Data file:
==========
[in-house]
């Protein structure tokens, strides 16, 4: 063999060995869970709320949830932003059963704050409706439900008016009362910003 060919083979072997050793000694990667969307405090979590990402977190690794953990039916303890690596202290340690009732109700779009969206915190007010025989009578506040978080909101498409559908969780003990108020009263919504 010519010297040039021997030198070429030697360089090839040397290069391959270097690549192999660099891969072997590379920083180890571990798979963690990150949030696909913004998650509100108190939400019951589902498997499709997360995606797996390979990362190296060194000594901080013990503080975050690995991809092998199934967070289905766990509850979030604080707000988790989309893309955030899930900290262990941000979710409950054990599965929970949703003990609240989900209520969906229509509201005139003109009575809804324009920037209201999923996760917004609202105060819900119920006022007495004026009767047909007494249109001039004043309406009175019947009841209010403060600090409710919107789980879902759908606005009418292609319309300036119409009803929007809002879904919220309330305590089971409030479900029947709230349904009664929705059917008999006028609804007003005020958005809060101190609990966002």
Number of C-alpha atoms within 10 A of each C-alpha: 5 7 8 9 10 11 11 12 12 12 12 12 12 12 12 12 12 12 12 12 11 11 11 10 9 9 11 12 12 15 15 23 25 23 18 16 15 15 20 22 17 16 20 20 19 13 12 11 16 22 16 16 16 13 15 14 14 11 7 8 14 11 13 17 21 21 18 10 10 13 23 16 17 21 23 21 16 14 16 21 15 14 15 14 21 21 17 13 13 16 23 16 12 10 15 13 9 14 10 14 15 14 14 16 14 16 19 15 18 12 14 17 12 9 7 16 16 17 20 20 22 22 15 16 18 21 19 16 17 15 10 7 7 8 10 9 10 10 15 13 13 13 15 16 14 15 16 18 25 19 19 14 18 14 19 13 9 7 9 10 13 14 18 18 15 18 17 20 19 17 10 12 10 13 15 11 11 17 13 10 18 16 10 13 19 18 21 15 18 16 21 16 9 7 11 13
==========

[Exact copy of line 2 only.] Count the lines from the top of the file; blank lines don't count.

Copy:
């Protein structure tokens, strides 16, 4: 063999060995869970709320949830932003059963704050409706439900008016009362910003 060919083979072997050793000694990667969307405090979590990402977190690794953990039916303890690596202290340690009732109700779009969206915190007010025989009578506040978080909101498409559908969780003990108020009263919504 010519010297040039021997030198070429030697360089090839040397290069391959270097690549192999660099891969072997590379920083180890571990798979963690990150949030696909913004998650509100108190939400019951589902498997499709997360995606797996390979990362190296060194000594901080013990503080975050690995991809092998199934967070289905766990509850979030604080707000988790989309893309955030899930900290262990941000979710409950054990599965929970949703003990609240989900209520969906229509509201005139003109009575809804324009920037209201999923996760917004609202105060819900119920006022007495004026009767047909007494249109001039004043309406009175019947009841209010403060600090409710919107789980879902759908606005009418292609319309300036119409009803929007809002879904919220309330305590089971409030479900029947709230349904009664929705059917008999006028609804007003005020958005809060101190609990966002």